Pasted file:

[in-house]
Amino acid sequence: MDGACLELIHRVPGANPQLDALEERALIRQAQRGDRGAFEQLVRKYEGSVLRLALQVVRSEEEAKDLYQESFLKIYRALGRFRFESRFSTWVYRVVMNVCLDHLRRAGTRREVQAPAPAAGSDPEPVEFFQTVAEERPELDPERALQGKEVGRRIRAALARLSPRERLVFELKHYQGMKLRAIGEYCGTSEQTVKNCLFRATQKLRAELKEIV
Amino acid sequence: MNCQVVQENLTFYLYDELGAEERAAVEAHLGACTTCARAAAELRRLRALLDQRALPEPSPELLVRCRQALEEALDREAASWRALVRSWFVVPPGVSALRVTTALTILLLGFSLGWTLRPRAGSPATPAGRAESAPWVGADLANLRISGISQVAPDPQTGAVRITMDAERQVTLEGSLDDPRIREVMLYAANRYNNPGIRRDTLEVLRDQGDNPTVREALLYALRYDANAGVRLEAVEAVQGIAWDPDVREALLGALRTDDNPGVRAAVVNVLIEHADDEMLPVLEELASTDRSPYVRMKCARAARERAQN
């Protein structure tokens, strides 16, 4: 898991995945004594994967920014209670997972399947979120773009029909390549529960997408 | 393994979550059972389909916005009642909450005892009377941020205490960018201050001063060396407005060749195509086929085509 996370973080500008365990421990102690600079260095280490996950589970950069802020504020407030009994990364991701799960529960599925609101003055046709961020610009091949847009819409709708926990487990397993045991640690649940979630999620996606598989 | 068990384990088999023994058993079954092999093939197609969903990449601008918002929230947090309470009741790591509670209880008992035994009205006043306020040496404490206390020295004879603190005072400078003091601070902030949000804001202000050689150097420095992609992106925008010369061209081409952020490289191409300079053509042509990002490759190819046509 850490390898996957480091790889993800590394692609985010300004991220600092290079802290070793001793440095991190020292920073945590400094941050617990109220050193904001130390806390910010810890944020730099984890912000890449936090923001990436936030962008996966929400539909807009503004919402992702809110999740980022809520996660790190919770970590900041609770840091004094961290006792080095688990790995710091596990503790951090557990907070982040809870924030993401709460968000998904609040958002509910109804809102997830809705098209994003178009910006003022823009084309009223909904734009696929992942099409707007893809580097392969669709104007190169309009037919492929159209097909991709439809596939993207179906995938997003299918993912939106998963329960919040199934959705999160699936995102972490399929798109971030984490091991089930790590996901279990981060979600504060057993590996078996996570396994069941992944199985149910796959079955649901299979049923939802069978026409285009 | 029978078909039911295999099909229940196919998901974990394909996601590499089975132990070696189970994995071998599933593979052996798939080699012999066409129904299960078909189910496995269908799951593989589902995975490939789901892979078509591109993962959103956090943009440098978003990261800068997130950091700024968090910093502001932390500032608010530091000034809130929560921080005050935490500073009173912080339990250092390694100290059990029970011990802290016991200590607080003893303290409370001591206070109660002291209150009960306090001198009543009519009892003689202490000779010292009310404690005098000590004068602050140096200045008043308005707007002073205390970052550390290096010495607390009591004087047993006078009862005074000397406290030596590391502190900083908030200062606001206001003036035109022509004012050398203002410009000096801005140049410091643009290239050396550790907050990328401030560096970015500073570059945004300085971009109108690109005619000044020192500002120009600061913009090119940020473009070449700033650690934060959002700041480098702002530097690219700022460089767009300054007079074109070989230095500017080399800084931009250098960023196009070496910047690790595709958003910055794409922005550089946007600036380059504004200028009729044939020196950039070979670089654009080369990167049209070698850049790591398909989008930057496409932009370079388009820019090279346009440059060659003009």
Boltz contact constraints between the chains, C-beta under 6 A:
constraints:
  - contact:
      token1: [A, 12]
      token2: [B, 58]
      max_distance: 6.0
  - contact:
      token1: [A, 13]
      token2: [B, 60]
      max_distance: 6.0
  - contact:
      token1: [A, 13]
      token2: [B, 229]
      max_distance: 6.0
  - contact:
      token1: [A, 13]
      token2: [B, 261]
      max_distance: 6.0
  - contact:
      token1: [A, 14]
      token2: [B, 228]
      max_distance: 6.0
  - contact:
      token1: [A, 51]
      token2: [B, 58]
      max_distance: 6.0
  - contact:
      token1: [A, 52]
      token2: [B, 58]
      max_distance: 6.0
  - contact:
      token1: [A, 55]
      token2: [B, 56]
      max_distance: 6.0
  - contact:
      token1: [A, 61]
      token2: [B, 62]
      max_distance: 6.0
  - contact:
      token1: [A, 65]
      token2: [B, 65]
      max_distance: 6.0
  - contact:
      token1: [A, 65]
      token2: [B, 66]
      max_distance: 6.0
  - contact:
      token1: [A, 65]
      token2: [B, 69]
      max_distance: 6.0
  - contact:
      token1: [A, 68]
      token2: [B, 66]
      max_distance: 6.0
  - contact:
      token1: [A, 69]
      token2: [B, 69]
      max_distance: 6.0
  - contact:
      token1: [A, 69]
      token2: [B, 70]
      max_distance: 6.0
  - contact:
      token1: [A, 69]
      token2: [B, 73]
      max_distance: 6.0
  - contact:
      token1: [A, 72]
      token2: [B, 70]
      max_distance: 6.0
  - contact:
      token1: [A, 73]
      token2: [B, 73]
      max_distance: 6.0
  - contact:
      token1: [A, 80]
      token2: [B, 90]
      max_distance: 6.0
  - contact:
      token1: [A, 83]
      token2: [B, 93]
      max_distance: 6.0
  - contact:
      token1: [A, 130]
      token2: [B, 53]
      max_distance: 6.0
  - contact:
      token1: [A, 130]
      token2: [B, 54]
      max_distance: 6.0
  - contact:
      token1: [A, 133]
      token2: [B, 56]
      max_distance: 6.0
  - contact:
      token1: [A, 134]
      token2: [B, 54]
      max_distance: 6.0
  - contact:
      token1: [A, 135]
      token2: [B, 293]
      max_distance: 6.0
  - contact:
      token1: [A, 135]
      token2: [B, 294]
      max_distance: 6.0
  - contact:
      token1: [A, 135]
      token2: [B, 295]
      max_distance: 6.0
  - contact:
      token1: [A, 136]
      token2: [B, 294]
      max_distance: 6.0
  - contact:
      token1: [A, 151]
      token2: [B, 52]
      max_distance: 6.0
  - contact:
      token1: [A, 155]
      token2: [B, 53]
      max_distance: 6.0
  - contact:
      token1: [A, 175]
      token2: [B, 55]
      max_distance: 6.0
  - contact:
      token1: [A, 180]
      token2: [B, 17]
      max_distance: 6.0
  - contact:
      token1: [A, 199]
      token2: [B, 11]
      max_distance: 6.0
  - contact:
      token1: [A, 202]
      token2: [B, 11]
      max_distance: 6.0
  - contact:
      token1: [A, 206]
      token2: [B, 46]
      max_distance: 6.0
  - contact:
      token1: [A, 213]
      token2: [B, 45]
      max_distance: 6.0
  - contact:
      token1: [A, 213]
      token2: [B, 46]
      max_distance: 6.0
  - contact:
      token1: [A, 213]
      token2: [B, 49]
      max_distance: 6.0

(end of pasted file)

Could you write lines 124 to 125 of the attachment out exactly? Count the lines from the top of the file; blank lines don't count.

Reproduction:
      token1: [A, 155]
      token2: [B, 53]